Tuesday, March 14, 2017

Winter’s Brief Return at East Fork State Park

In January, when I planned a winter hike for Isaac’s Mountain Lion patrol, we were still in the midst of an abnormally warm Cincinnati winter. I was pleasantly surprised, therefore, when we woke up on an early March Saturday morning to a coverlet of snow, with a steady fall of thick flakes. While the drive to East Fork State Park was dicey at times, the Williamsburg-to-Batavia Hike-Bike Trail provided a satisfying and simple three-mile hike despite the weather.



I had chosen East Fork for multiple reasons. First, it’s a little outside our normal geographic range for Trail Life activities, but not so distant as to feel “far away”. Second, the park contains some of the best medium- and long-distance hiking in our region, including a 32-mile backpacking loop with four backcountry campsites, all within the park boundaries. Third, the trail we hiked is a portion of the North Country National Scenic Trail (also the Buckeye Trail and American Discovery Trail), which meant that Isaac and I could count our mileage toward the NCT’s Hike100 challenge.

After testing my winter driving skills in the snowy, vacant parking area, we met up with our hiking companions for the morning: two other boys (and their dads) from Isaac’s patrol. Bundled up against the chill and blowing snow, we set out southward along the main campground road. [Note that there is no dedicated walking path or shoulder along the road; be sure to walk single-file and facing traffic for safety. The perimeter backpacking trail parallels the road in this area and provides a traffic-free option, but the trail is not suitable for strollers or wheelchairs and is frequently flooded.] In a little more than three-quarters of a mile, a paved multi-use trail exits to the left. A wooden kiosk and benches are located at the junction as the trail begins a gradual descent to the lakeside.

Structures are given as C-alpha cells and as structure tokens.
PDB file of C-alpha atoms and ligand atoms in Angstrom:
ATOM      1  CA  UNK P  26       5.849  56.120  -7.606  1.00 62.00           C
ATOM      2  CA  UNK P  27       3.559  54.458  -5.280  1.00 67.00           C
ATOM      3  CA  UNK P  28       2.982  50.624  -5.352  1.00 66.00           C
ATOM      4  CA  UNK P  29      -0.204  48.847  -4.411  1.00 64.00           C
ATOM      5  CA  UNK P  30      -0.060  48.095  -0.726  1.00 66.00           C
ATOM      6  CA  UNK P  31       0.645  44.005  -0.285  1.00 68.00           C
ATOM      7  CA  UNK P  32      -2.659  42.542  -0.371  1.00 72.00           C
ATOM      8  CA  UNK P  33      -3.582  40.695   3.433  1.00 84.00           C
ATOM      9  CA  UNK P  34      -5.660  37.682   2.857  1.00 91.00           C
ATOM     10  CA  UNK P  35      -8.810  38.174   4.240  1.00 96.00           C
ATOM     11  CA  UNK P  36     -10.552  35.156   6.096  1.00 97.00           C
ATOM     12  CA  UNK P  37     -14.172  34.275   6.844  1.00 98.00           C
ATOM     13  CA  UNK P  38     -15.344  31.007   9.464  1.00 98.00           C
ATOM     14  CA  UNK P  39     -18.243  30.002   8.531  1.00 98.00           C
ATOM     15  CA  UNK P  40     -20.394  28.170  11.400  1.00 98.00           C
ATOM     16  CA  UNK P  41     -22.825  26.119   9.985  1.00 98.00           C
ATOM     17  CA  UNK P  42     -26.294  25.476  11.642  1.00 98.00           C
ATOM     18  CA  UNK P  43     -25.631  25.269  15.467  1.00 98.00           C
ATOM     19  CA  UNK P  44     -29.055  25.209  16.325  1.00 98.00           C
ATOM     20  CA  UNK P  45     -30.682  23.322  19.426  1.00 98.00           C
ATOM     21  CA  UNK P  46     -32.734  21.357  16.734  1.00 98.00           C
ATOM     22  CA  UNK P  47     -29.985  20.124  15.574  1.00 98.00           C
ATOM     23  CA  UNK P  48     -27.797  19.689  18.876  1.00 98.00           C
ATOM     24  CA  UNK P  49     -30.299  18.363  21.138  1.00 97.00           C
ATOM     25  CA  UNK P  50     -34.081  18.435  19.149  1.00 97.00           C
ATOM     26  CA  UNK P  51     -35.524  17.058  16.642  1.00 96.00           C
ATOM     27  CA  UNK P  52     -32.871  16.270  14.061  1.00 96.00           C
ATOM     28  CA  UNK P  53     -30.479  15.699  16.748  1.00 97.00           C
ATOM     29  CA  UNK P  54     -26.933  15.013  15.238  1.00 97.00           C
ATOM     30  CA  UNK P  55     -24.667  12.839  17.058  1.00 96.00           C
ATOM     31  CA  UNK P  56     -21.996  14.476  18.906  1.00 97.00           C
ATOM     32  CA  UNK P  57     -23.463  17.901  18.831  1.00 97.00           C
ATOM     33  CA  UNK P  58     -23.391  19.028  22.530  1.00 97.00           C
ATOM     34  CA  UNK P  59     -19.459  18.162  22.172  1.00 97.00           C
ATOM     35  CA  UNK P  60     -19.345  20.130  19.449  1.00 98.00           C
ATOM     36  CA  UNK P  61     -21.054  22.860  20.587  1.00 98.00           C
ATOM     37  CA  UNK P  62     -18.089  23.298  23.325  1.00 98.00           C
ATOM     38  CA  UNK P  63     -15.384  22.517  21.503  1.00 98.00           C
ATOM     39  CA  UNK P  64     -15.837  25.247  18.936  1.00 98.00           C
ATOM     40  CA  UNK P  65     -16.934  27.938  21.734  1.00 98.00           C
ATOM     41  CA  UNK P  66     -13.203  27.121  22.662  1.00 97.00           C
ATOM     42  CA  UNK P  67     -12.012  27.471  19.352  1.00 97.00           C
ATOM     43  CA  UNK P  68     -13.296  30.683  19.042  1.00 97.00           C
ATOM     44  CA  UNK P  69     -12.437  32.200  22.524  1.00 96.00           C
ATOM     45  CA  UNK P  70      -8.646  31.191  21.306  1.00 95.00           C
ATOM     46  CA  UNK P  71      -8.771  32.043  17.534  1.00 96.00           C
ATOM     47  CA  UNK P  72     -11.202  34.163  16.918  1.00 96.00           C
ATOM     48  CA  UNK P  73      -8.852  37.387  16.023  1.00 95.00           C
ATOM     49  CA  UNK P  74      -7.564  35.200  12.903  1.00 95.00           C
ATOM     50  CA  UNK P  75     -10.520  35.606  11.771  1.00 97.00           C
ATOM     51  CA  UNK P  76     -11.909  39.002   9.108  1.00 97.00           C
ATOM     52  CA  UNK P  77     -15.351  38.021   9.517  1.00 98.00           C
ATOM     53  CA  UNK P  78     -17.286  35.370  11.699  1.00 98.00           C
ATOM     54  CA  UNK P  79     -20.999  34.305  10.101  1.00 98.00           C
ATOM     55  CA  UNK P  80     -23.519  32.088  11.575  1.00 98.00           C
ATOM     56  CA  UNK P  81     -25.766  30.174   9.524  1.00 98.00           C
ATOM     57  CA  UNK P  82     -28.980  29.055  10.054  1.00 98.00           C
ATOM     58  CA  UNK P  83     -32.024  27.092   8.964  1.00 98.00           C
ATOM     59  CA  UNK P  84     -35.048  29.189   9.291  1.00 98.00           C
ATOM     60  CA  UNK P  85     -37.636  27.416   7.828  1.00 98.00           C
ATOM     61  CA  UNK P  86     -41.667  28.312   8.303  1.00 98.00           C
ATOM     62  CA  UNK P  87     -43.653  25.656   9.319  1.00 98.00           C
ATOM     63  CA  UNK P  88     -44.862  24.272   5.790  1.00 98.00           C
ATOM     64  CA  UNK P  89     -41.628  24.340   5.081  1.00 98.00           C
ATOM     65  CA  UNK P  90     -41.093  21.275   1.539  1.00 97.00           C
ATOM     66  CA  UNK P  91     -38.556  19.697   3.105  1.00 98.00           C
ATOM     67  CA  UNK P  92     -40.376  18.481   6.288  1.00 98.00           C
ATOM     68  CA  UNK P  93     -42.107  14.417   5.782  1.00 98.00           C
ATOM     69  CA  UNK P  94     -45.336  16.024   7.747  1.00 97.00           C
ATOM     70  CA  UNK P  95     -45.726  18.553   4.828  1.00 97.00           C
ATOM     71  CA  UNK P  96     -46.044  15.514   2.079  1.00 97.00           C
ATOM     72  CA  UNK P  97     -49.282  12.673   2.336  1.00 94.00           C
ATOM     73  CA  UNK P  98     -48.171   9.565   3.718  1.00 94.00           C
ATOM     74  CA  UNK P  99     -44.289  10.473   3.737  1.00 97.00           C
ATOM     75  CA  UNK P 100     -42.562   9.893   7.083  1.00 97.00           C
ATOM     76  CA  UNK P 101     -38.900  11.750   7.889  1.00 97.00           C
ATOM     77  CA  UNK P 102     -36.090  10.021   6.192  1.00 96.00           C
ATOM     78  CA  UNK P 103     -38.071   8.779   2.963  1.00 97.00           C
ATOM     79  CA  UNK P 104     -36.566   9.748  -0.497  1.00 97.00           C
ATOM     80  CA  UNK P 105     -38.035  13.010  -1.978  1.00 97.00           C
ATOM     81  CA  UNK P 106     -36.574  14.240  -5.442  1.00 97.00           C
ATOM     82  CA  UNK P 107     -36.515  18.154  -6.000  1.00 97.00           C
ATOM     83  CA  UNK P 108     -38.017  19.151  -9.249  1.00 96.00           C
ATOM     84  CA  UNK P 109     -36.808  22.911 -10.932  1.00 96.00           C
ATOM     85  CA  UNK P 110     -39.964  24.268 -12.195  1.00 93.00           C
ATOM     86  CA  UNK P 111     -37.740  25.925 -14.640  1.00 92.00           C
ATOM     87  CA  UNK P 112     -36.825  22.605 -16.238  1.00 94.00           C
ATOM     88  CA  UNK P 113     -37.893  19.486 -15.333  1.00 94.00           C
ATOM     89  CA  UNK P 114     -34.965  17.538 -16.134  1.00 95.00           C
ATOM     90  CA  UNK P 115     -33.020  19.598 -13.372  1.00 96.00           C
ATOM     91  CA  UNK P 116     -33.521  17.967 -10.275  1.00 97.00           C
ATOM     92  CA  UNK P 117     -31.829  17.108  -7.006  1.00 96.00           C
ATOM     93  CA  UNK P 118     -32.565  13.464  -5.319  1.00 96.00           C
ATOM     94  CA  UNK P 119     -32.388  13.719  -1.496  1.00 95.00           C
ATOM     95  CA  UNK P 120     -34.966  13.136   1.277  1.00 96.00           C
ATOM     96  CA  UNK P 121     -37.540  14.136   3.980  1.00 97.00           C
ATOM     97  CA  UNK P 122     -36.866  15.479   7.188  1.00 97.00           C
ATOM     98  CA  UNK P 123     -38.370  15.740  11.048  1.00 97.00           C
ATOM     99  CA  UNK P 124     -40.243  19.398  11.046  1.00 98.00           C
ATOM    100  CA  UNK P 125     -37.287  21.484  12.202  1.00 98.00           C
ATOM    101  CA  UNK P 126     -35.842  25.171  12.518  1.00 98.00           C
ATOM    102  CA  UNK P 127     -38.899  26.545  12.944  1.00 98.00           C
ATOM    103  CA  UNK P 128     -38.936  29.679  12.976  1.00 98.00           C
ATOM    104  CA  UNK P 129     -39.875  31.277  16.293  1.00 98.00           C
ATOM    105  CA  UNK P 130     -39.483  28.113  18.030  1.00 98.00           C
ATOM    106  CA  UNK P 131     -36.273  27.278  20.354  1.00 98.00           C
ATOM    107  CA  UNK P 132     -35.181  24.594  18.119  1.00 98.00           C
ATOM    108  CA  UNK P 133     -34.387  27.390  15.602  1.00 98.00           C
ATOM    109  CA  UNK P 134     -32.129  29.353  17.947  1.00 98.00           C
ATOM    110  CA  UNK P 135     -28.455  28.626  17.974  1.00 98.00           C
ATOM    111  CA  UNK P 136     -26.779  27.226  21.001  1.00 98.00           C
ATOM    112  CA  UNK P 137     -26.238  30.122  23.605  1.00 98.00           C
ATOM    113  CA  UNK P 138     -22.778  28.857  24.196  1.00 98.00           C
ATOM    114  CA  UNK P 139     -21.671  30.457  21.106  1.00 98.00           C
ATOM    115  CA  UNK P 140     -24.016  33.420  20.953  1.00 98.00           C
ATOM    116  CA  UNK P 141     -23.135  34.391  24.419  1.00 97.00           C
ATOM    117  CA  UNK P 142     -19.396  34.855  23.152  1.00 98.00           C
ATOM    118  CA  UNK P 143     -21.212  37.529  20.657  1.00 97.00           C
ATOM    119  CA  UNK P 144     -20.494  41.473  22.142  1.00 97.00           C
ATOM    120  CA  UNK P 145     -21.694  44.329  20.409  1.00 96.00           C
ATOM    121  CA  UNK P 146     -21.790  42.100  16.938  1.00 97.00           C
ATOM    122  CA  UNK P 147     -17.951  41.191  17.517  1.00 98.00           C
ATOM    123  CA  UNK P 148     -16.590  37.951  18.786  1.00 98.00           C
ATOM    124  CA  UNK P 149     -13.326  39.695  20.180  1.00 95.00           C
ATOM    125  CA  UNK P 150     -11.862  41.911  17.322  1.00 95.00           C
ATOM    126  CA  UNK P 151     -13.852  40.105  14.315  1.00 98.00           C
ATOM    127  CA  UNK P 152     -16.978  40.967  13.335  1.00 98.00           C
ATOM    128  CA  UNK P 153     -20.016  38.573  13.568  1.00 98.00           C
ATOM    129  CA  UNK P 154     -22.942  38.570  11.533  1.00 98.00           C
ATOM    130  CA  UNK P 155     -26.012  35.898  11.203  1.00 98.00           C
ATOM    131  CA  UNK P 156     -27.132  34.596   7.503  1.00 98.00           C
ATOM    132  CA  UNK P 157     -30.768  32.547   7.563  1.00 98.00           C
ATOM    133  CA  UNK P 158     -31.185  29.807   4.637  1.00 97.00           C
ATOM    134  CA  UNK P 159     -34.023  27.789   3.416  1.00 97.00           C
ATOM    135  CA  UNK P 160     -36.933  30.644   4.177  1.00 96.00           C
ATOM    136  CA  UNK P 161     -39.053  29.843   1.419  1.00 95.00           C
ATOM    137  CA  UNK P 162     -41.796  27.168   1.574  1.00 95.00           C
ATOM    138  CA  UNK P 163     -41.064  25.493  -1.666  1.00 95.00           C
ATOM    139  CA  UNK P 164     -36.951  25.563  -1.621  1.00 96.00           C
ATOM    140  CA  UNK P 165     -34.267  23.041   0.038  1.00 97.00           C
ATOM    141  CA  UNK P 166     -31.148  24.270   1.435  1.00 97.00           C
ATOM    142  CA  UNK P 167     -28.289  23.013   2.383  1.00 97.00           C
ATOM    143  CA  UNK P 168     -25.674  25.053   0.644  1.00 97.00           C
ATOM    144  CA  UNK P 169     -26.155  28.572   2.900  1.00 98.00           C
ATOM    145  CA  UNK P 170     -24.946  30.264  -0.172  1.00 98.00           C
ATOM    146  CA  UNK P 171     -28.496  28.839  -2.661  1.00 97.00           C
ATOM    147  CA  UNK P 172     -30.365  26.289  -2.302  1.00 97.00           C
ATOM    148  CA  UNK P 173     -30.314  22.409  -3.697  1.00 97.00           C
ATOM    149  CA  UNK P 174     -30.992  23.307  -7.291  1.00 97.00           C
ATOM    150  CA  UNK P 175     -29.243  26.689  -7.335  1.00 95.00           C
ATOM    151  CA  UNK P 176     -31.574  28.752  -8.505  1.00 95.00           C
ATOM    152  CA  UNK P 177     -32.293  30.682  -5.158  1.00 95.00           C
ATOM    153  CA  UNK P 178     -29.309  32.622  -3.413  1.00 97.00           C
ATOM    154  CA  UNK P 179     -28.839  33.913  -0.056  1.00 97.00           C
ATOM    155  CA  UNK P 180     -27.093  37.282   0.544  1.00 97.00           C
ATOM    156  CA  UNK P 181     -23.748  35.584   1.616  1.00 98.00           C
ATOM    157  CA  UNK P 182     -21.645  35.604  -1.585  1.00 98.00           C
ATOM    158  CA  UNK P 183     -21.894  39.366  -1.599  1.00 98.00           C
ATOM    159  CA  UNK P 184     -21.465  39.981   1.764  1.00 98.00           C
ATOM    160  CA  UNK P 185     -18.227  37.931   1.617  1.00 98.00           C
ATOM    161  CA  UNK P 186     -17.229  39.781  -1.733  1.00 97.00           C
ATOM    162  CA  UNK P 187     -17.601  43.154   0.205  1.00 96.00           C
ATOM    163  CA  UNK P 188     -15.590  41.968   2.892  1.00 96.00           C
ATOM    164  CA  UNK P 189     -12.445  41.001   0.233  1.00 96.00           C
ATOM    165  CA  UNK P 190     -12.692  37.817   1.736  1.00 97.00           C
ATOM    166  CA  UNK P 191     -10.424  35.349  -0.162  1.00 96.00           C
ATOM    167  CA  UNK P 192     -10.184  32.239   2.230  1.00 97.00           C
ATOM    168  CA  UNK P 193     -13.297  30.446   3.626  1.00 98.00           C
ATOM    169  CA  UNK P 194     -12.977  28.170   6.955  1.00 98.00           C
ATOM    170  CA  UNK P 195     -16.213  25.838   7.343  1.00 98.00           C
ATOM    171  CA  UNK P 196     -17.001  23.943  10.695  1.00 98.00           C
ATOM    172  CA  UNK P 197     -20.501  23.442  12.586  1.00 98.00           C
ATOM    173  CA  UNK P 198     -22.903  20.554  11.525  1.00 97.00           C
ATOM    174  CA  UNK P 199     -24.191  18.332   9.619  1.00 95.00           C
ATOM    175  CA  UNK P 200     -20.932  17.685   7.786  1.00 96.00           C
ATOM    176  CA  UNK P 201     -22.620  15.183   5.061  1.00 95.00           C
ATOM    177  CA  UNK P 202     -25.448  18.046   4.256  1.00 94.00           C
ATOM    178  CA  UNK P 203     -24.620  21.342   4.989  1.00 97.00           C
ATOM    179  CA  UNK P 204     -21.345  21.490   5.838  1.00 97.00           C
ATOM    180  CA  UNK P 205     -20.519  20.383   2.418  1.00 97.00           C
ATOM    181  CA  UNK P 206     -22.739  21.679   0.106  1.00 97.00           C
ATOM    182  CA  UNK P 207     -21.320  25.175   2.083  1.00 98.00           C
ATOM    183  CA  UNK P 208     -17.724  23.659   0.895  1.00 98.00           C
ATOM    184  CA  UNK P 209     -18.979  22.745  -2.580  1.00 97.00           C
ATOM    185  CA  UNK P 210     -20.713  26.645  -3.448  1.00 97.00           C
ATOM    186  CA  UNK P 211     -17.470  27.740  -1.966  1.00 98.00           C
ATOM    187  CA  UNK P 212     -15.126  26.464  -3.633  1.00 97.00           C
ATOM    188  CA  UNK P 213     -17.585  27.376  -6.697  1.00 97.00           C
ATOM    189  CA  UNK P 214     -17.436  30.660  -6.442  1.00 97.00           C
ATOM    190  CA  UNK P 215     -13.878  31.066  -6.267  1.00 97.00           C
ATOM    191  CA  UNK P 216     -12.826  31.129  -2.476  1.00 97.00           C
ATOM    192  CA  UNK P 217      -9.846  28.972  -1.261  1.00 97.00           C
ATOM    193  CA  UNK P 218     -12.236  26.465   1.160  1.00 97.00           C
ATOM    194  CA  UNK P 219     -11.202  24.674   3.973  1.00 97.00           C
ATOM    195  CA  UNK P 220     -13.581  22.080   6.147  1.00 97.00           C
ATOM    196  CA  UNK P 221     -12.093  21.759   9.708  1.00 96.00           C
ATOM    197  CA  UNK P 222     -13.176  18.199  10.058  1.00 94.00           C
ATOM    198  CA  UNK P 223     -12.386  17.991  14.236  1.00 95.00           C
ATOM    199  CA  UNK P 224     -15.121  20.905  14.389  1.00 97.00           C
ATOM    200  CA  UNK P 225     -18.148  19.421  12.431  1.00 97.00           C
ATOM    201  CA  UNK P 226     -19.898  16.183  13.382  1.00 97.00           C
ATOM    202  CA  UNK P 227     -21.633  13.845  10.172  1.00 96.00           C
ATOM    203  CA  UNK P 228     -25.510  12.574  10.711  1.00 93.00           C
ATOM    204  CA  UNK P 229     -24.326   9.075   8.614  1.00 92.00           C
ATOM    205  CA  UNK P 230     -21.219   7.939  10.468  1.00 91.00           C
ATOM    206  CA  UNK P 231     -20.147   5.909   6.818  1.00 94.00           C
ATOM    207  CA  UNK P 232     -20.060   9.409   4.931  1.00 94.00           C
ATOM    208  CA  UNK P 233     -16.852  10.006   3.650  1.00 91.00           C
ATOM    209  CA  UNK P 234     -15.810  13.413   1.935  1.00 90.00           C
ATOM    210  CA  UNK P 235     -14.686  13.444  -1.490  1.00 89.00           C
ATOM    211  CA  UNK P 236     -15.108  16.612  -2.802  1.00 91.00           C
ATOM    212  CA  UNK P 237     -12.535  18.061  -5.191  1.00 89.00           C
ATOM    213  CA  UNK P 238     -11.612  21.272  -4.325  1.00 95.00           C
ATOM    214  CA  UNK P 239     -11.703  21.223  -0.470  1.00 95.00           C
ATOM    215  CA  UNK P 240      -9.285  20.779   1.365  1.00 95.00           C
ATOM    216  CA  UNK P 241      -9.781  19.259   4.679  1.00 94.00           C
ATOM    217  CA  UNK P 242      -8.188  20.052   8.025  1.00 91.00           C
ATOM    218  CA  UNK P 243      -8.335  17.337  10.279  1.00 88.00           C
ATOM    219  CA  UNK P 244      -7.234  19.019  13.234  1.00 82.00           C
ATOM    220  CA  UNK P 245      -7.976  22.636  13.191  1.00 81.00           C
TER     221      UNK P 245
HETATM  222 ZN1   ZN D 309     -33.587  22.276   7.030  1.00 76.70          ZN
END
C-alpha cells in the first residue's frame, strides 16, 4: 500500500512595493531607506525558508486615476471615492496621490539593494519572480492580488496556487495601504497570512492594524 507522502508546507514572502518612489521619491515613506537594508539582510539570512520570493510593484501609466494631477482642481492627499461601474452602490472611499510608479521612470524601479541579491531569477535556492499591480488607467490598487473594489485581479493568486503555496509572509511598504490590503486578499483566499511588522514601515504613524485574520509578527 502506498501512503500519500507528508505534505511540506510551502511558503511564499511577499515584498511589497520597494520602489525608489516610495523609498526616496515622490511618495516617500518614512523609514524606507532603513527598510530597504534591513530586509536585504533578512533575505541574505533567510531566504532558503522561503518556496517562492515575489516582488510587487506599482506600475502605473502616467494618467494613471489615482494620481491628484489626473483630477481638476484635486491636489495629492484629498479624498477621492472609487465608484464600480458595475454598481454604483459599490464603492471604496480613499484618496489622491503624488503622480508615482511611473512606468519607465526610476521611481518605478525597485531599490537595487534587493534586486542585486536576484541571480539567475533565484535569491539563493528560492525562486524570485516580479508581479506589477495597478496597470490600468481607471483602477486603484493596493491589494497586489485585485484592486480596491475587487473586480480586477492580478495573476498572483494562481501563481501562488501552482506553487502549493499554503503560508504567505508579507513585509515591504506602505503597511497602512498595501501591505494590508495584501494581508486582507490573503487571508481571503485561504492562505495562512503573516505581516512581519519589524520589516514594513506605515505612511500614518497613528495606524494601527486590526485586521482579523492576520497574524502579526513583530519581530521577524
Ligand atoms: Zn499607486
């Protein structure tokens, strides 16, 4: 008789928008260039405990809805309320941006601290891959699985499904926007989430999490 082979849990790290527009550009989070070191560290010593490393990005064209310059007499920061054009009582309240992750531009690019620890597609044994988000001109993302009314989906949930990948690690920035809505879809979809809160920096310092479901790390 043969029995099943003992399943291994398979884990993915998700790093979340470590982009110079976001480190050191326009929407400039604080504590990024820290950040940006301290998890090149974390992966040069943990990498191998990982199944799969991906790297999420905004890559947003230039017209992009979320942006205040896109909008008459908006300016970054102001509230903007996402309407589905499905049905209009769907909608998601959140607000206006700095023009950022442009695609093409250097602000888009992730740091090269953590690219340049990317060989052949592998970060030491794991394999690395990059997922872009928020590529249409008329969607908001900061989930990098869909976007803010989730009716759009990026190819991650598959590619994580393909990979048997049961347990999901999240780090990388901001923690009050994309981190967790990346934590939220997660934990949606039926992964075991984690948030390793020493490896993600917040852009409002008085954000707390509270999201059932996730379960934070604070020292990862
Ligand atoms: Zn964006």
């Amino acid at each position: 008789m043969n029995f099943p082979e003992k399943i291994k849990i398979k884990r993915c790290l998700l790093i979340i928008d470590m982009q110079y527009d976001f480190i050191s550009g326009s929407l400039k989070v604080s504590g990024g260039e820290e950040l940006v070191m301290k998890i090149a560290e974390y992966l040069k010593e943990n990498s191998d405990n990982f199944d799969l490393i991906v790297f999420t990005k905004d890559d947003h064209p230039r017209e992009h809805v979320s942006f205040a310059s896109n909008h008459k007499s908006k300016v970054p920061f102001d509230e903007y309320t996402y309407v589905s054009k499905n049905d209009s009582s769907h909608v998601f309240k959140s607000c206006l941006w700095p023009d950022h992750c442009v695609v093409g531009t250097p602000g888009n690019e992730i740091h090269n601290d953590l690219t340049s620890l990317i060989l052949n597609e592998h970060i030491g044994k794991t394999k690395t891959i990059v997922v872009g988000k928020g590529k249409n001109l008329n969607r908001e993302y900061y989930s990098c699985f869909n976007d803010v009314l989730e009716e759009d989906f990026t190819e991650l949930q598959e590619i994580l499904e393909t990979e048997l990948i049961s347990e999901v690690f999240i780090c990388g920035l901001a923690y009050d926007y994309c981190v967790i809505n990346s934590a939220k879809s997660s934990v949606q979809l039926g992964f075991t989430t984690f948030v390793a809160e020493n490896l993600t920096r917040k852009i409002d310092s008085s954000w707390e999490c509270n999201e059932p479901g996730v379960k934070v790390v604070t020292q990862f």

The snow-covered trail showed occasional clear patches warmed by the climbing sun, but the melt water and continuing snowfall created slick conditions, especially on the downhill grade; proper footwear ensured that no one took a tumble. Tall forests and hillsides guard both sides of the trail, and about halfway to the lake, a stream joins alongside to the left. On a quiet winter’s morning, we had the woods to ourselves, and I could see this being a great place for birding; in the summer, however, the nearby campground likely provides a steady stream of walkers and bikers enjoying the park.

At the foot of the trail, a cluster of benches overlooks the upper reaches of Harsha Lake, the flooded valley of the East Fork of the Little Miami River. Informal paths lead steeply down to the water’s edge, although recent rains had swollen the lake much higher than normal. The main portion of the trail turns to the east here, continuing past old fields and young forests to a bridge over the picturesque Kain Run, and then heads further eastward to the Village of Williamsburg. To the west, a severely overgrown roadbed hints at a path along the lakeshore, but I’ve not explored more than 50 yards beyond the start of the vegetation.

The lake overlook marked the turn-around point of our morning hike, and Isaac at least was happy to head back to the warmth of the car and the promise of hot chocolate on the drive home. Climbing the hill back to the park road was not difficult, but noticeable, as the slope is continuous; we were all glad when the trail flattened out at the top. The going was much easier on our return: the morning sun had melted nearly all the snow from the trail and the clouds were beginning to thin out. Layers of coats, gloves, and hats began to be shed as our efforts warmed us to the point of sweating.

The return to the parking lot was uneventful, although vehicle traffic (which clearly was not expecting hikers) had picked up considerably along the campground road. Nearby restrooms were open for use, although we never saw any staff at the camp office/store. Our three-mile hike took us about one hour and twenty minutes to complete, accounting for a leisurely, yet determined pace through the snow. With more time, a day hike of nearly any desired length could be enjoyed along the six miles of designated paved trail running through the north side of the state park. Connecting trails can carry the prepared hiker much farther, of course, but conditions become less ideal for a family stroll as you go beyond the park itself. 

The next time you’re looking for an easy mid-distance hike on hard-surface trails, head past the main stem of the Little Miami and check out East Fork State Park’s campground area and the Williamsburg-to-Batavia Trail.

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